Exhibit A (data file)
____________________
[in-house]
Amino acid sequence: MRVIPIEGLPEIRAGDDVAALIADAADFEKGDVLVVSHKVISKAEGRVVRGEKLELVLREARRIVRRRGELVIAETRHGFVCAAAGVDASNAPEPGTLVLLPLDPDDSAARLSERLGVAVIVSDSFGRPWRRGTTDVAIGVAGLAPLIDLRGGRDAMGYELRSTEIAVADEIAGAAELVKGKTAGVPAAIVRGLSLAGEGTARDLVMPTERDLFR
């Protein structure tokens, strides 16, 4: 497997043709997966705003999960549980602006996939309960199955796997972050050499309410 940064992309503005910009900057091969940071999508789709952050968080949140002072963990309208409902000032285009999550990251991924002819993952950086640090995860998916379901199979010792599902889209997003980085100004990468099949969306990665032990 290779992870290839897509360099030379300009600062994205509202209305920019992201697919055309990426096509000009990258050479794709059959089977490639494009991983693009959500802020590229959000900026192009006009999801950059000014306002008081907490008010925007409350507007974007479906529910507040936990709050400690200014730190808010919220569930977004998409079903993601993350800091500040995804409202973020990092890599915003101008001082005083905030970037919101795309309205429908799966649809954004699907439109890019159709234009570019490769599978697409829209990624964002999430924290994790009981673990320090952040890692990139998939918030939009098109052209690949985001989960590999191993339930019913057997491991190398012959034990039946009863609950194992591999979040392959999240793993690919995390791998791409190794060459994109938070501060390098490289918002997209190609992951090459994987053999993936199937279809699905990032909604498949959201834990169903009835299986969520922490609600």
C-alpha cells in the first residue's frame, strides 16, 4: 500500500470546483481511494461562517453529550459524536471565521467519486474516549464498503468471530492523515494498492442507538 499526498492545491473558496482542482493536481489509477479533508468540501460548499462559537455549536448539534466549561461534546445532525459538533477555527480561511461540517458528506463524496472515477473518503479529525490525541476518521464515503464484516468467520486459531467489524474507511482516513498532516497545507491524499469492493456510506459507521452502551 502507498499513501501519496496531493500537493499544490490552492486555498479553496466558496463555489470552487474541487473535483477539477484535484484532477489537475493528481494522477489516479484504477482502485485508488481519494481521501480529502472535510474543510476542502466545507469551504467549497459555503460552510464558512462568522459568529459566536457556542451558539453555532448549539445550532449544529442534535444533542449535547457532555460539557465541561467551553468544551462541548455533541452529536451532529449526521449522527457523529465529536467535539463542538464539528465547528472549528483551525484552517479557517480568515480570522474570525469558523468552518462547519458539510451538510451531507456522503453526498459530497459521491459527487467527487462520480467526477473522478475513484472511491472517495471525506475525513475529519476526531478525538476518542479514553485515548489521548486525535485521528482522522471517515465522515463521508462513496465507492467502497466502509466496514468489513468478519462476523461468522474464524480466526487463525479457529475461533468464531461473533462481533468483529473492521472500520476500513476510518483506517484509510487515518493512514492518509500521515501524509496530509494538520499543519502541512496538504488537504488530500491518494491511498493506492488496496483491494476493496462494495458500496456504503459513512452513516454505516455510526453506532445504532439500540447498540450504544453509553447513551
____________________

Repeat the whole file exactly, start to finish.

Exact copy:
[in-house]
Amino acid sequence: MRVIPIEGLPEIRAGDDVAALIADAADFEKGDVLVVSHKVISKAEGRVVRGEKLELVLREARRIVRRRGELVIAETRHGFVCAAAGVDASNAPEPGTLVLLPLDPDDSAARLSERLGVAVIVSDSFGRPWRRGTTDVAIGVAGLAPLIDLRGGRDAMGYELRSTEIAVADEIAGAAELVKGKTAGVPAAIVRGLSLAGEGTARDLVMPTERDLFR
């Protein structure tokens, strides 16, 4: 497997043709997966705003999960549980602006996939309960199955796997972050050499309410 940064992309503005910009900057091969940071999508789709952050968080949140002072963990309208409902000032285009999550990251991924002819993952950086640090995860998916379901199979010792599902889209997003980085100004990468099949969306990665032990 290779992870290839897509360099030379300009600062994205509202209305920019992201697919055309990426096509000009990258050479794709059959089977490639494009991983693009959500802020590229959000900026192009006009999801950059000014306002008081907490008010925007409350507007974007479906529910507040936990709050400690200014730190808010919220569930977004998409079903993601993350800091500040995804409202973020990092890599915003101008001082005083905030970037919101795309309205429908799966649809954004699907439109890019159709234009570019490769599978697409829209990624964002999430924290994790009981673990320090952040890692990139998939918030939009098109052209690949985001989960590999191993339930019913057997491991190398012959034990039946009863609950194992591999979040392959999240793993690919995390791998791409190794060459994109938070501060390098490289918002997209190609992951090459994987053999993936199937279809699905990032909604498949959201834990169903009835299986969520922490609600």
C-alpha cells in the first residue's frame, strides 16, 4: 500500500470546483481511494461562517453529550459524536471565521467519486474516549464498503468471530492523515494498492442507538 499526498492545491473558496482542482493536481489509477479533508468540501460548499462559537455549536448539534466549561461534546445532525459538533477555527480561511461540517458528506463524496472515477473518503479529525490525541476518521464515503464484516468467520486459531467489524474507511482516513498532516497545507491524499469492493456510506459507521452502551 502507498499513501501519496496531493500537493499544490490552492486555498479553496466558496463555489470552487474541487473535483477539477484535484484532477489537475493528481494522477489516479484504477482502485485508488481519494481521501480529502472535510474543510476542502466545507469551504467549497459555503460552510464558512462568522459568529459566536457556542451558539453555532448549539445550532449544529442534535444533542449535547457532555460539557465541561467551553468544551462541548455533541452529536451532529449526521449522527457523529465529536467535539463542538464539528465547528472549528483551525484552517479557517480568515480570522474570525469558523468552518462547519458539510451538510451531507456522503453526498459530497459521491459527487467527487462520480467526477473522478475513484472511491472517495471525506475525513475529519476526531478525538476518542479514553485515548489521548486525535485521528482522522471517515465522515463521508462513496465507492467502497466502509466496514468489513468478519462476523461468522474464524480466526487463525479457529475461533468464531461473533462481533468483529473492521472500520476500513476510518483506517484509510487515518493512514492518509500521515501524509496530509494538520499543519502541512496538504488537504488530500491518494491511498493506492488496496483491494476493496462494495458500496456504503459513512452513516454505516455510526453506532445504532439500540447498540450504544453509553447513551